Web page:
EU institutions reach political agreement on new EU framework for screening foreign direct investment

EU

On 20 November 2018, negotiators for the European Parliament, the European Commission and the Council reached a political agreement on a proposed new EU framework for screening foreign direct investment (FDI) which will allow EU Member States to call for investments in certain industries from outside the EU to be vetted. This follows several months of discussion between the three EU institutions (which is shorter than the typical EU legislative timetable). EU institutions are expected to formally adopt the new rules in the coming weeks, following which there is expected to be a 15-month period to bring them into force.

The new rules establish an EU-wide cooperation and information-sharing framework between EU institutions and national authorities, including ongoing notification obligations and an opportunity for Member States and the Commission to comment on screening of planned or completed FDI in other Member States. While Member States will retain the power to approve or reject transactions, the new rules increase the ability of the Commission and other Member States to influence FDI into the bloc, including through the Commission issuing advisory opinions and one-third of Member States requesting extra scrutiny.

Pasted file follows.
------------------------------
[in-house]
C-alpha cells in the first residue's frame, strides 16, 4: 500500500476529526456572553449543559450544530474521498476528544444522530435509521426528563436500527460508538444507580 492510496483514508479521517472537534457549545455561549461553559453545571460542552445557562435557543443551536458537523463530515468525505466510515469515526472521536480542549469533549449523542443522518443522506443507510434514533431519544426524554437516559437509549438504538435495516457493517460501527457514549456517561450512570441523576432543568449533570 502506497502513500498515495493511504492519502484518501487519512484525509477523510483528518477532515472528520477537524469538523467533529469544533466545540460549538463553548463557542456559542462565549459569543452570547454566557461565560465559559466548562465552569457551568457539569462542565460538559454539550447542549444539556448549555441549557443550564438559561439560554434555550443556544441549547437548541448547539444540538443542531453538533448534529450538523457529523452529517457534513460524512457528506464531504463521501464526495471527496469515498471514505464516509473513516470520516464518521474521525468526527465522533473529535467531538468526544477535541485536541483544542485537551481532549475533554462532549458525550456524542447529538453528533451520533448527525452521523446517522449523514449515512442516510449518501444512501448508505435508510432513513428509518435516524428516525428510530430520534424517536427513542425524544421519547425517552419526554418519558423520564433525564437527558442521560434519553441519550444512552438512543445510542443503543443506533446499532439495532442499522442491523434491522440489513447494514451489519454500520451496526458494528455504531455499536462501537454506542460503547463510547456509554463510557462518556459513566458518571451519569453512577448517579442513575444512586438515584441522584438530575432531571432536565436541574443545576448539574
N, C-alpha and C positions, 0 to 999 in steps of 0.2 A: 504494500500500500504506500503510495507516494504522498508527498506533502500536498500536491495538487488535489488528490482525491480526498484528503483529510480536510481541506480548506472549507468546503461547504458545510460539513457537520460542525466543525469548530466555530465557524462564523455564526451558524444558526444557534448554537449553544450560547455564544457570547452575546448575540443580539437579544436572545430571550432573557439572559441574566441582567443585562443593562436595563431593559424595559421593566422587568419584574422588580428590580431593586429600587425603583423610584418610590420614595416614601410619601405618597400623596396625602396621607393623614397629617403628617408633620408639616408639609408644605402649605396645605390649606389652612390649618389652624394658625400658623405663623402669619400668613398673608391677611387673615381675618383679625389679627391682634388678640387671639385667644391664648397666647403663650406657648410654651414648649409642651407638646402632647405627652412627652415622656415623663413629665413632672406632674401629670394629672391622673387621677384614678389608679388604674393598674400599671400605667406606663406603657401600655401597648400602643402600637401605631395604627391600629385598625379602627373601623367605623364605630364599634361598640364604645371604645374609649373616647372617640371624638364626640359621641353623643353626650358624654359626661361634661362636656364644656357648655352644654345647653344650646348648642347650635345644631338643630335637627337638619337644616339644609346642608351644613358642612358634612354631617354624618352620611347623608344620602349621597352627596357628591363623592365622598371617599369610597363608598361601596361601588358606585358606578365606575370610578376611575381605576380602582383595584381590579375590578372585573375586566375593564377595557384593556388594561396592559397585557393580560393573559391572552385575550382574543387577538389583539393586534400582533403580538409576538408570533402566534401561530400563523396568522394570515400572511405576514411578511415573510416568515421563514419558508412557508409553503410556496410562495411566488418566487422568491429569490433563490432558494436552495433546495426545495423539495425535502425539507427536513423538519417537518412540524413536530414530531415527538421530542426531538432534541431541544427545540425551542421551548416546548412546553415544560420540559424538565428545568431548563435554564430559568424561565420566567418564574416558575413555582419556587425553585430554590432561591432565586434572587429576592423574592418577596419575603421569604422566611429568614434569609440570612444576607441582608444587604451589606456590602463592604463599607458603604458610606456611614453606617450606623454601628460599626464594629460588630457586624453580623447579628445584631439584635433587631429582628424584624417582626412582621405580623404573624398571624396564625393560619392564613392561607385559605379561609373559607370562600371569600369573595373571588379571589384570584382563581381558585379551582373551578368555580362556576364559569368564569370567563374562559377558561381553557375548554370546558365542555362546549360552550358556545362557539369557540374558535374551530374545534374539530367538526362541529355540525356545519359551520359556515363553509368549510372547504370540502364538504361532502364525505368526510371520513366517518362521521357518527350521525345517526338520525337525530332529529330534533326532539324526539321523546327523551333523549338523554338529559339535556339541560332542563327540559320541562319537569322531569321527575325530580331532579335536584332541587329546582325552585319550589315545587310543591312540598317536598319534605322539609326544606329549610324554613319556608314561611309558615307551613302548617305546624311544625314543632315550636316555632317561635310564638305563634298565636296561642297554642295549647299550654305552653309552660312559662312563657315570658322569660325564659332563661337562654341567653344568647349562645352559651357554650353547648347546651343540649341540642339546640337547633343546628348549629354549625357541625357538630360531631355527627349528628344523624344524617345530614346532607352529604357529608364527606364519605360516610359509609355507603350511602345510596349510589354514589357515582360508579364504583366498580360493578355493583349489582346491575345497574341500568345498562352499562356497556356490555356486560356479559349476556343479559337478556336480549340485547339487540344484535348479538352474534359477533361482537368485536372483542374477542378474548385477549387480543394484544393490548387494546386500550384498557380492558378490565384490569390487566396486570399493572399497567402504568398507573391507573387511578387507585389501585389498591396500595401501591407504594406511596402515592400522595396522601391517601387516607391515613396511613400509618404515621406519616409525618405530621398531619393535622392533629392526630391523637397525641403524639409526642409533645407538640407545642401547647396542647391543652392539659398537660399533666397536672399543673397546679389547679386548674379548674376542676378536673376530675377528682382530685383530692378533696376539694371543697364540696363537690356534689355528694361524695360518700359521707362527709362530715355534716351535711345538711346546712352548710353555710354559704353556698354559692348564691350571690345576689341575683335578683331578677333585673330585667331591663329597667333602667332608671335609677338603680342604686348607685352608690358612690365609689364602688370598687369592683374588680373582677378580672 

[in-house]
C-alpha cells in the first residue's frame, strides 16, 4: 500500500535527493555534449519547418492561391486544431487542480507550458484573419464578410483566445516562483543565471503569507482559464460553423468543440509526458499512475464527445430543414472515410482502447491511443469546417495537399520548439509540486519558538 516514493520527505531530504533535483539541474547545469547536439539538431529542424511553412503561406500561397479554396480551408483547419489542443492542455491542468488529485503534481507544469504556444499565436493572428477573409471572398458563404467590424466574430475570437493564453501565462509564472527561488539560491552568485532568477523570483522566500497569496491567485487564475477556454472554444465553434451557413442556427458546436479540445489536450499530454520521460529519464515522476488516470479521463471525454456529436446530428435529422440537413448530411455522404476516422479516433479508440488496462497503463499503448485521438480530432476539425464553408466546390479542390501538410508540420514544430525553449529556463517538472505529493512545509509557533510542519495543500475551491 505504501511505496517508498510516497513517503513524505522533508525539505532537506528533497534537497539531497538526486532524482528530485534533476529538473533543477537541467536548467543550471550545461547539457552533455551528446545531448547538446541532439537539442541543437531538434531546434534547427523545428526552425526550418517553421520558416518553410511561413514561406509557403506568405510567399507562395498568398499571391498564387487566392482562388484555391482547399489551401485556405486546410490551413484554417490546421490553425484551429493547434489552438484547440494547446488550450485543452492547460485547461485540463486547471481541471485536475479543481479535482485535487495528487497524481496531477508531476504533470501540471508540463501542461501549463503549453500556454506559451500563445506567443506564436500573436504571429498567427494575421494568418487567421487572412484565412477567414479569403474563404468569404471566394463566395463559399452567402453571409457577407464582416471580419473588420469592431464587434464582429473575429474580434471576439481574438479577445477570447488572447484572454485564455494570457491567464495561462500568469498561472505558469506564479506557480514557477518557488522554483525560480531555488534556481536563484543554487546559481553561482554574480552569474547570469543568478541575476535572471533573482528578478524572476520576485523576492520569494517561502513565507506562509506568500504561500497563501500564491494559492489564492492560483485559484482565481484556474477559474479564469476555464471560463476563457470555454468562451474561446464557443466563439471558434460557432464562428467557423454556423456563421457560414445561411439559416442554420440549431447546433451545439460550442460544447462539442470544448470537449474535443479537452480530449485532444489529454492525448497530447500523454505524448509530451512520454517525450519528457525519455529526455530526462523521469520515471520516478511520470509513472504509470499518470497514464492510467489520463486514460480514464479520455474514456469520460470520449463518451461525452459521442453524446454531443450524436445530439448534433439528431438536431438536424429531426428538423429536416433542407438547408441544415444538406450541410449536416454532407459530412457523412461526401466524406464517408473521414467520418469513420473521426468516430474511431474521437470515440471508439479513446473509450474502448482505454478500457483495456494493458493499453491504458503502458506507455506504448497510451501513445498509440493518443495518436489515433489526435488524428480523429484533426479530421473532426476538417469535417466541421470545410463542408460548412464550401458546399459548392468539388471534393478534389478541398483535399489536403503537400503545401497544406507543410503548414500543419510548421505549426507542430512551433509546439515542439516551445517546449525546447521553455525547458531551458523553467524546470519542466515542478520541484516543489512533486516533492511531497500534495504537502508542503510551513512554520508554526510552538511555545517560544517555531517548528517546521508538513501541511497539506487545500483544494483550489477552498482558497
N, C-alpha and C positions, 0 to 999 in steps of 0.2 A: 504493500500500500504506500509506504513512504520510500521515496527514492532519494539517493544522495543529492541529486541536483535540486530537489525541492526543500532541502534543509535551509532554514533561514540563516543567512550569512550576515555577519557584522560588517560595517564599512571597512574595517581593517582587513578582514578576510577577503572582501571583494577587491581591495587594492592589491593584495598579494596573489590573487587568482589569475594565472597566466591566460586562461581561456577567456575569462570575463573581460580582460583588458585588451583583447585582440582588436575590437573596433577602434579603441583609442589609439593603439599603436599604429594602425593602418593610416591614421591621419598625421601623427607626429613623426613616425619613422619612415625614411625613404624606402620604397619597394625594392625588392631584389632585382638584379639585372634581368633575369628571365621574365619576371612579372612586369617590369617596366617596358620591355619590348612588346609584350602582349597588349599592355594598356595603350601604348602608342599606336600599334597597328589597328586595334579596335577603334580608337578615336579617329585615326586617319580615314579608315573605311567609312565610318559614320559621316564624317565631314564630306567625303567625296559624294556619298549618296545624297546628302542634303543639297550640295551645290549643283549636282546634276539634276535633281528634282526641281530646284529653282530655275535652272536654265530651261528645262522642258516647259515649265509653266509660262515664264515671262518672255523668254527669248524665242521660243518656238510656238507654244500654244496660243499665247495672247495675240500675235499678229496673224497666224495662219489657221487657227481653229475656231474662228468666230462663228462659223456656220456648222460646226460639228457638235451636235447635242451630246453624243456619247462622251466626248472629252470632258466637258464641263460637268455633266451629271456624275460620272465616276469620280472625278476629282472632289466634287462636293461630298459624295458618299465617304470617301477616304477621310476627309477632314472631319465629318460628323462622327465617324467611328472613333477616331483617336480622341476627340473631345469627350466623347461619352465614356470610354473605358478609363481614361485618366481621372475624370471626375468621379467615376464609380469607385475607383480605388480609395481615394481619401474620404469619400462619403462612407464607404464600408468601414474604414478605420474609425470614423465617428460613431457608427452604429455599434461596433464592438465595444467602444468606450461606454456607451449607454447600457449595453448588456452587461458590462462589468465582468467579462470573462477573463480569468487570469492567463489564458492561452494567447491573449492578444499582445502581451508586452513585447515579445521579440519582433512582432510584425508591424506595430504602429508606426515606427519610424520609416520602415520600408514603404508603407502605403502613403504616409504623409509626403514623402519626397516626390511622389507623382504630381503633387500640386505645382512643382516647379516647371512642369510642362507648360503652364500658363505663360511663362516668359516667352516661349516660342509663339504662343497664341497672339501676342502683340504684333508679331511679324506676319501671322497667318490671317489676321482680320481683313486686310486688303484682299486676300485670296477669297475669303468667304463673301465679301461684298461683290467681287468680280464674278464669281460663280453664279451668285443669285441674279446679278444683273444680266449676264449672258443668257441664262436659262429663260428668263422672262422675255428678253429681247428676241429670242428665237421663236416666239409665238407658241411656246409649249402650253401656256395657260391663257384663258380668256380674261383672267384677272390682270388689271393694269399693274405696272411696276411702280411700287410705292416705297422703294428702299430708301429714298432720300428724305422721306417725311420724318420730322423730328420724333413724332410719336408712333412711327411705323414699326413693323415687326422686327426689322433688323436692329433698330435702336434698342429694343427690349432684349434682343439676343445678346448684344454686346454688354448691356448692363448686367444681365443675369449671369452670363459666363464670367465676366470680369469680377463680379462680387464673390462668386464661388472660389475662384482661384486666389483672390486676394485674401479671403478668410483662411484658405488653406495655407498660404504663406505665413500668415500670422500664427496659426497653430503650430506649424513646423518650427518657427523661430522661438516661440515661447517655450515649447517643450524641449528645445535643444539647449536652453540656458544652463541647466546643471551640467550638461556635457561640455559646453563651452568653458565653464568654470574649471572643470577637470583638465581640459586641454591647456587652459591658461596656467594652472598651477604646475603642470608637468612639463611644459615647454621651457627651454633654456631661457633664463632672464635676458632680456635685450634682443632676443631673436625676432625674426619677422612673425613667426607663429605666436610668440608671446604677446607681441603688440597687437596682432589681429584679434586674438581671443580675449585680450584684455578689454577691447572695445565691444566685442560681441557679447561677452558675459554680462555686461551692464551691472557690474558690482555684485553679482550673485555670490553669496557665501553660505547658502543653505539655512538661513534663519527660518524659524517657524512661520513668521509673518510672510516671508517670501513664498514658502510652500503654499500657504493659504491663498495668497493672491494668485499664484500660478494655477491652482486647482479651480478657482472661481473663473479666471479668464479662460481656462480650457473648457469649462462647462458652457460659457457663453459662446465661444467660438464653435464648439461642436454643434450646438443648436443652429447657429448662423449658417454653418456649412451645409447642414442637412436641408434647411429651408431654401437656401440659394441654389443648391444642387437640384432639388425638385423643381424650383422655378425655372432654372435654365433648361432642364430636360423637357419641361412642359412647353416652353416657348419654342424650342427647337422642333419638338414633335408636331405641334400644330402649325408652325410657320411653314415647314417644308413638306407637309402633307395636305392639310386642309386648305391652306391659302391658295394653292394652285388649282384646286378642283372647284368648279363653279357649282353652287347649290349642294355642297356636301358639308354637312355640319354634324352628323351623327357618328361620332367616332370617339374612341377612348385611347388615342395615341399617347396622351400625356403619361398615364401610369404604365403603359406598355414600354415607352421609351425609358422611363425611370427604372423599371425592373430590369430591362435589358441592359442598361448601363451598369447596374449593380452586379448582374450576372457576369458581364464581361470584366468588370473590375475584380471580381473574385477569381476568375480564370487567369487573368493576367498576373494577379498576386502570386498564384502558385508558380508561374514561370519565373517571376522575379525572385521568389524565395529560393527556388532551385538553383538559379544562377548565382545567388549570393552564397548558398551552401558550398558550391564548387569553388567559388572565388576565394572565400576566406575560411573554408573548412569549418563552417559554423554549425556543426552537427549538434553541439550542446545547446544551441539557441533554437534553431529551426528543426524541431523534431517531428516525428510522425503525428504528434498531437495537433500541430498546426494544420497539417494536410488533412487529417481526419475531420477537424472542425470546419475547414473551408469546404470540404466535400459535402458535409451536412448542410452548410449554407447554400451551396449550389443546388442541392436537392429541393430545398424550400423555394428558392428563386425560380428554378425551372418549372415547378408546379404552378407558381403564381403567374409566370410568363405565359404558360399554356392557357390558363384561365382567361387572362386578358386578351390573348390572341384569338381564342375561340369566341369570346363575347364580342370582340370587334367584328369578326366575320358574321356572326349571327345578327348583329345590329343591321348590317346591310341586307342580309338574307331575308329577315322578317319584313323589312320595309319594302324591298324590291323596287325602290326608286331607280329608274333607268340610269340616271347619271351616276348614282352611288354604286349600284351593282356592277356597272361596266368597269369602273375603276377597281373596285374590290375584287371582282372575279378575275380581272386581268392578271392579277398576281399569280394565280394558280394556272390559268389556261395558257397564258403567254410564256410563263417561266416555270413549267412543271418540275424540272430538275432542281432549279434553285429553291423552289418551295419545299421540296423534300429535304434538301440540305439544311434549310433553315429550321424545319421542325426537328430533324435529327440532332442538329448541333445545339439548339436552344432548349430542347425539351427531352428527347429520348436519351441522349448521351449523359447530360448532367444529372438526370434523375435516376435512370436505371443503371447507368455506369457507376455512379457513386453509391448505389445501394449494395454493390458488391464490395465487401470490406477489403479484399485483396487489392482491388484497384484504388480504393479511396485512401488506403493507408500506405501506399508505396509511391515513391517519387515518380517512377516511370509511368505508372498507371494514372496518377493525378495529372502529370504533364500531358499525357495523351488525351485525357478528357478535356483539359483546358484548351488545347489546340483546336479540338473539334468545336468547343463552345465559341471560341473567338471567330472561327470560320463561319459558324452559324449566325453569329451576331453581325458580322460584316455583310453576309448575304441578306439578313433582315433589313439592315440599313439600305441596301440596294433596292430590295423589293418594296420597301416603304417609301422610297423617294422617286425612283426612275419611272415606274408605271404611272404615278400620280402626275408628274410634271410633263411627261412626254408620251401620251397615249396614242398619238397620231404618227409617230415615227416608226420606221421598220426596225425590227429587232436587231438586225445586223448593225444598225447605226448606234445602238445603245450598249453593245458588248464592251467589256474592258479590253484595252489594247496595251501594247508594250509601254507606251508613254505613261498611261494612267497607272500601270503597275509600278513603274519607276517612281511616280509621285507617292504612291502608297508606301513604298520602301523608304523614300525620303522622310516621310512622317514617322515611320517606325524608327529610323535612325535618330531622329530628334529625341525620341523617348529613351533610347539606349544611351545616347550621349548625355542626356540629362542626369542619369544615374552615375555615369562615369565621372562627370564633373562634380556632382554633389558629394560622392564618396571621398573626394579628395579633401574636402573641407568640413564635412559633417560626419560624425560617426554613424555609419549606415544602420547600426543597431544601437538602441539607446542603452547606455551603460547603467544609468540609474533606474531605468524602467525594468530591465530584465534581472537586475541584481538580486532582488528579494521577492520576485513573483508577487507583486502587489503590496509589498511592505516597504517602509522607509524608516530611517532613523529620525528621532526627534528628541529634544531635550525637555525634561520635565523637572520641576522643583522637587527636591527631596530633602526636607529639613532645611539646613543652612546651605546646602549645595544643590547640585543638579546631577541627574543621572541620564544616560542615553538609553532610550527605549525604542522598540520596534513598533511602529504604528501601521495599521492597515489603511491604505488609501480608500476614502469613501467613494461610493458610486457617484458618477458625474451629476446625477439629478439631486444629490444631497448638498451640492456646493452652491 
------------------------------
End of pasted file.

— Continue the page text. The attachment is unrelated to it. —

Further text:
The screening framework will apply to FDI in sensitive industries such as media, land, real estate, data processing and utilities and electoral infrastructure. It will be engaged where the Commission or Member States consider the FDI may present a risk to national security or public order. Transactions concluded after the new rules come into effect may be scrutinised up to 18 months after the investment is made.

The agreement follows proposals made by the Commission in September 2017 and a short period of negotiation between the European Parliament, the European Council and the Commission. It also follows recent national reviews and reforms in Germany, France, Italy, Japan, Canada, the US and the UK, which we reported on earlier (link here).